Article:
We understand there’s a need for our mathematics specialists to work on their love for mathematics but also actually ‘do’ problems whilst on the course. Sometimes their opinions are based on their own experience of A-level and post-A- level maths. We want them to combine their love of maths with exploration of just how kids learn maths. If you like, we wish to fine-tune their own learning.

We use the work of Vygotsky, Bruner and Skemp as just three examples and look very closely at both procedural and conceptual understanding. We do this by embedding such understanding in key examples from the curriculum.

Take multiplication for example. Procedural understanding is about getting towards employing shorthand ways to manipulate number without really understanding why this is being done. But what we are also after is looking to link the use of manipulative, use of models and imagery and use them to develop the concepts around multiplication value and key mathematical ideas and concepts. This is built on throughout the three years of the course and it’s very exciting to watch and participate in these processes.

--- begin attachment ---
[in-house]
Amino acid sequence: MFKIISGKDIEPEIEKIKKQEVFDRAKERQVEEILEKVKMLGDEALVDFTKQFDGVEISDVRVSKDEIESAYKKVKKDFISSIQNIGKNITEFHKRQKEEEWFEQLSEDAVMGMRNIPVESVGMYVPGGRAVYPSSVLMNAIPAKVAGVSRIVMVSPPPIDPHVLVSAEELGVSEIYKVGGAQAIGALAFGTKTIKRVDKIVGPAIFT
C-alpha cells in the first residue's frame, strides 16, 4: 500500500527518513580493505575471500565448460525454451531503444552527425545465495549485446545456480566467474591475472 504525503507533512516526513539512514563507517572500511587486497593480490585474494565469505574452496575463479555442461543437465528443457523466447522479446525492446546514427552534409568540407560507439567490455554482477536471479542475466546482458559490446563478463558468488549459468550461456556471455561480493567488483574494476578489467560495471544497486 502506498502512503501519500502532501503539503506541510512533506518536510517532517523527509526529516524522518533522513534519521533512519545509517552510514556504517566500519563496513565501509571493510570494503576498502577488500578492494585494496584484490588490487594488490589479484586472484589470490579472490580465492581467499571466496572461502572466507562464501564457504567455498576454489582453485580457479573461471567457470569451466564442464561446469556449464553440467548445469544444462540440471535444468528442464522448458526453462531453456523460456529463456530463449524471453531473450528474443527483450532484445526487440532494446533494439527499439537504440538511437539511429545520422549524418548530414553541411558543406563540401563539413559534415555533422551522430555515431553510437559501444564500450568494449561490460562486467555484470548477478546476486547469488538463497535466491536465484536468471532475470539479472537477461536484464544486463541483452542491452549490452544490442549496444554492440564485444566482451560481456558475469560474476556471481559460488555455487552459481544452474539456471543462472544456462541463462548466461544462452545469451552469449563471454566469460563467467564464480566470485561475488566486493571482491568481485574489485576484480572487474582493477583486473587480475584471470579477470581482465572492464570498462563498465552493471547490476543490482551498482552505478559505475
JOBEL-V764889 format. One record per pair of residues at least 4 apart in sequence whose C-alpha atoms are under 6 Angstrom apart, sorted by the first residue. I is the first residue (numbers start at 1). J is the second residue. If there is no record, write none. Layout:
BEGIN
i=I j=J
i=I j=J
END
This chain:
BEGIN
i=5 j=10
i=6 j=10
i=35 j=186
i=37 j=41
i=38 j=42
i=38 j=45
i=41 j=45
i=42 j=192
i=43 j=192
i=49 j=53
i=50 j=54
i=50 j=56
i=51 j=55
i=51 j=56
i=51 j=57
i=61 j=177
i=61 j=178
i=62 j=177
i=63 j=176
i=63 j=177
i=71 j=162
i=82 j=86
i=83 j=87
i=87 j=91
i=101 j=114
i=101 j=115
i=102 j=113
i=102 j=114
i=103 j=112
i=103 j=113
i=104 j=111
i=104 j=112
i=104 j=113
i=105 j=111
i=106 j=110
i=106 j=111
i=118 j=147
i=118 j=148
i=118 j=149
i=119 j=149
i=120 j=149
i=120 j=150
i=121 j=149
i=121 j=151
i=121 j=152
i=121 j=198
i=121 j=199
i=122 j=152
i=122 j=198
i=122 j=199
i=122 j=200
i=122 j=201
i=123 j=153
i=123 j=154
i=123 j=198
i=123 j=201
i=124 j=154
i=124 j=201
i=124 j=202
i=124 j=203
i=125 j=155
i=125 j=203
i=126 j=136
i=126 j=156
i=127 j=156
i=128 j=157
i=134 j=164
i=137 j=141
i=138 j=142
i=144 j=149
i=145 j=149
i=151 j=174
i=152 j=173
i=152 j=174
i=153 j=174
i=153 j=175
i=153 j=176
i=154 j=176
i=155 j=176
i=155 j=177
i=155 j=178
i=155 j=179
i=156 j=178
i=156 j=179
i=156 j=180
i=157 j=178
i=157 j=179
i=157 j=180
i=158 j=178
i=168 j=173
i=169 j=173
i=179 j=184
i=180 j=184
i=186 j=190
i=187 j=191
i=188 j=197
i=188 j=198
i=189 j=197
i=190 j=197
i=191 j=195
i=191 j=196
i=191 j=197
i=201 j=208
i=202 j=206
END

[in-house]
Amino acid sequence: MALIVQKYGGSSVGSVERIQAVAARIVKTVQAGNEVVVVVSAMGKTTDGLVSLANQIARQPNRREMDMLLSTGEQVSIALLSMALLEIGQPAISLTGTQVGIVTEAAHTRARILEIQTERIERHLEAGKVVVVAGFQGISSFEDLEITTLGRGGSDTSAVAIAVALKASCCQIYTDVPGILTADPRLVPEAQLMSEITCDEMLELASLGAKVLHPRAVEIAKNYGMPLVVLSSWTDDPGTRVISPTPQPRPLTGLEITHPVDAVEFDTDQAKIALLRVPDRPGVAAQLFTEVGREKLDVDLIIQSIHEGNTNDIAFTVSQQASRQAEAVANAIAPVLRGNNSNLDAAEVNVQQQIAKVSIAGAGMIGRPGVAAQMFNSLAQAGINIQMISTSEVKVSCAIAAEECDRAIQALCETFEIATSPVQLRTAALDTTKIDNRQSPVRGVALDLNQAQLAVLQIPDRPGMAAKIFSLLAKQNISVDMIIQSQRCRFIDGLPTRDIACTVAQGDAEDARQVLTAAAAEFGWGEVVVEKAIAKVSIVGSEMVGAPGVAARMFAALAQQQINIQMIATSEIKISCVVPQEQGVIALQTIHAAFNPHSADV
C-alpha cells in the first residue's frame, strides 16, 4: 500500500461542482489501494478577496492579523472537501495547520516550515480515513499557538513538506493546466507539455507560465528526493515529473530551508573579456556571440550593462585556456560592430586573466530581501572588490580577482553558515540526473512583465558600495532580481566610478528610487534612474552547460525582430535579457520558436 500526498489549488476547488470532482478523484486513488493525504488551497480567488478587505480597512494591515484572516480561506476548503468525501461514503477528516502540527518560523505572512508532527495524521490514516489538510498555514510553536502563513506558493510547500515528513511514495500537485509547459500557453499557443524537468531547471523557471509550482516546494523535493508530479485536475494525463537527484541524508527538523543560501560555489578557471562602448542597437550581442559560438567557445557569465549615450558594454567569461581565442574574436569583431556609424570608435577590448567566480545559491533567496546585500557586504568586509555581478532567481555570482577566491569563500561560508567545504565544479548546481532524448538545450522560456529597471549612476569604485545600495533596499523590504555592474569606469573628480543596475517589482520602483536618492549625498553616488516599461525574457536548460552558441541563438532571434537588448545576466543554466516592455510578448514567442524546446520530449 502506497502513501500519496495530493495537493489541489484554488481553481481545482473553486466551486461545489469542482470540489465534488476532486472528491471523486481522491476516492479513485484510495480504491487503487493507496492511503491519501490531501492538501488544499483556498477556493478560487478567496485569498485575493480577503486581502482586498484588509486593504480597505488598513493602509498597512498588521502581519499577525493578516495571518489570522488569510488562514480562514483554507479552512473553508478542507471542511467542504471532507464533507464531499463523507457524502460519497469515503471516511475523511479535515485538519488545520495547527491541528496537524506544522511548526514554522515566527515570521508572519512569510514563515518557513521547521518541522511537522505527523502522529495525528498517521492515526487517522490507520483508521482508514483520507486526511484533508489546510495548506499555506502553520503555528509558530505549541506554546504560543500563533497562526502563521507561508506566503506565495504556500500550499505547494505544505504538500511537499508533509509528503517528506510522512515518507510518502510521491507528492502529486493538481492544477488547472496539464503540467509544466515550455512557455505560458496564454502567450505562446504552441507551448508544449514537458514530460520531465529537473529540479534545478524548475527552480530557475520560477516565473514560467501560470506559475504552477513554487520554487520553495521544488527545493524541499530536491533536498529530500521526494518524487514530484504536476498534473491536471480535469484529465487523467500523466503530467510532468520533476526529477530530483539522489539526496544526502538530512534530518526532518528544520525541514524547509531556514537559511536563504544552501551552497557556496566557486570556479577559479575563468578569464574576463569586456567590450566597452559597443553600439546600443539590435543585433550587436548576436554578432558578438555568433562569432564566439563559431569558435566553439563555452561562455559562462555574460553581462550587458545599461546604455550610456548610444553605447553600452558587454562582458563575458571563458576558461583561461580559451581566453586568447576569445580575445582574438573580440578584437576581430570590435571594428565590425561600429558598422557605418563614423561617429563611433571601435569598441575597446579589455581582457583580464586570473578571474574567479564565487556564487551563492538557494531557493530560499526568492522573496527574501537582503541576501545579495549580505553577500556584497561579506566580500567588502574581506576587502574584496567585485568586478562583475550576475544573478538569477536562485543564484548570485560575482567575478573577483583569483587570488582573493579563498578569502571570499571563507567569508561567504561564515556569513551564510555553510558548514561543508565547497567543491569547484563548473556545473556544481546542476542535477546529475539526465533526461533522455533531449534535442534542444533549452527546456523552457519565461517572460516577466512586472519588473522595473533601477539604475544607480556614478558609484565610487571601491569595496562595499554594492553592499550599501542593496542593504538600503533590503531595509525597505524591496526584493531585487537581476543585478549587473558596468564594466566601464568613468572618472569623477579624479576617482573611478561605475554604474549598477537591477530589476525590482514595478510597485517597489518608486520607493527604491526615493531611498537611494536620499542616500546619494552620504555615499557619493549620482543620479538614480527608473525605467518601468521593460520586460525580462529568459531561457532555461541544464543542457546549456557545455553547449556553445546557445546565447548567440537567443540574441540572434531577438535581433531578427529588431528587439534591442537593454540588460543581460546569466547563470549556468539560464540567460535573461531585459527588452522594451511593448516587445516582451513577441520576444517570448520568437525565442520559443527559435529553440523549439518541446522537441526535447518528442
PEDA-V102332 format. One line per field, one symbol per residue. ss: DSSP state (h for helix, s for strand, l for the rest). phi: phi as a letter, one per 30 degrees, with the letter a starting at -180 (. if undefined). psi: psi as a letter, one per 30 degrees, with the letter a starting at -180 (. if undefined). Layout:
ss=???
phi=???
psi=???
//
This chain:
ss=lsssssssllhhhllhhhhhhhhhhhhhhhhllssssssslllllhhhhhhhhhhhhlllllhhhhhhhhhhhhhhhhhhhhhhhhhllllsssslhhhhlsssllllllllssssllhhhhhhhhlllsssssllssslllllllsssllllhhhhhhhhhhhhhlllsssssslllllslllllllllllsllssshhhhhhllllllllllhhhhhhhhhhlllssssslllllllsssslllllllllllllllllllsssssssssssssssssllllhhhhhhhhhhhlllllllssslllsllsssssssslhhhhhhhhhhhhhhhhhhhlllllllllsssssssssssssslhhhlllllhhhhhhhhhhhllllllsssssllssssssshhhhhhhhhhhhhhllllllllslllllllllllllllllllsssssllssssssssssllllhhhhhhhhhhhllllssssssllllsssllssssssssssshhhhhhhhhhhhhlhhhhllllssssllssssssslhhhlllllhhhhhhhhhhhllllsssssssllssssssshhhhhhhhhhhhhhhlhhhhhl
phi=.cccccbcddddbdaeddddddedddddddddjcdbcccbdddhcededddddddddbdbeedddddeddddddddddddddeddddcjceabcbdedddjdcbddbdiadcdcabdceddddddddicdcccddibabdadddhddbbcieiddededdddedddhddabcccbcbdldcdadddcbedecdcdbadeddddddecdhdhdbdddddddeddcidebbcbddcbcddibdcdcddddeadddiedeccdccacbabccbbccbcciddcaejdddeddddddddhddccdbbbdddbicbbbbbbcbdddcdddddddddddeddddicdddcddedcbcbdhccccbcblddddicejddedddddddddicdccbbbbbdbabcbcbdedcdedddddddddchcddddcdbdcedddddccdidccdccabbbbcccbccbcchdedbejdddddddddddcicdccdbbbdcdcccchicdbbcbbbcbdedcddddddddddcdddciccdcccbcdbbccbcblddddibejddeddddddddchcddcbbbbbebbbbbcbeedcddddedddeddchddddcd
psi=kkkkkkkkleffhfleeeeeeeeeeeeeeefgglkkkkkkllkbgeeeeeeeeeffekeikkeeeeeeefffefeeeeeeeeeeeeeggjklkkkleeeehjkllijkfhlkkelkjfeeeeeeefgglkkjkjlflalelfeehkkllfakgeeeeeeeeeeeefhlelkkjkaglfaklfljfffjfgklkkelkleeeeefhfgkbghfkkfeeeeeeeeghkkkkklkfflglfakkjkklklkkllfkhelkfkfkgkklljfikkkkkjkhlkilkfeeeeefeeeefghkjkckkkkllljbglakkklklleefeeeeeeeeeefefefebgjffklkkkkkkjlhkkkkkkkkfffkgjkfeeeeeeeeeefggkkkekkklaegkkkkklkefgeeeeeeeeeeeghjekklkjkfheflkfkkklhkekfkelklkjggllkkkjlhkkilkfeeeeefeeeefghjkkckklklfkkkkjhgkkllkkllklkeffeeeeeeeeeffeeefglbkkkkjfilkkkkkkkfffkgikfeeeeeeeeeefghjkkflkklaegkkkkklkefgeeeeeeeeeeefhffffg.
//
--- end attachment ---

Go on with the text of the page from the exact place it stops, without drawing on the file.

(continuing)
We also explore curriculum input with specialists and study a range of work that explores theoretical underpinning and international perspectives. We also study the government policies around the teaching of mathematics.

On curricular input with specialists because we are educating the future leaders in mathematics teaching.

It’s been fascinating to compare different countries’ approaches. Take Singapore and Finland for example. What is the actual difference between these two? After all, much of their policies have been discussed at length and held up as examples of good practice. So we undertake assignments and compare the similarities and differences and how the UK is moving forward. By doing this, we enable our students to be critical consumers of government policy and engage in cutting edge research.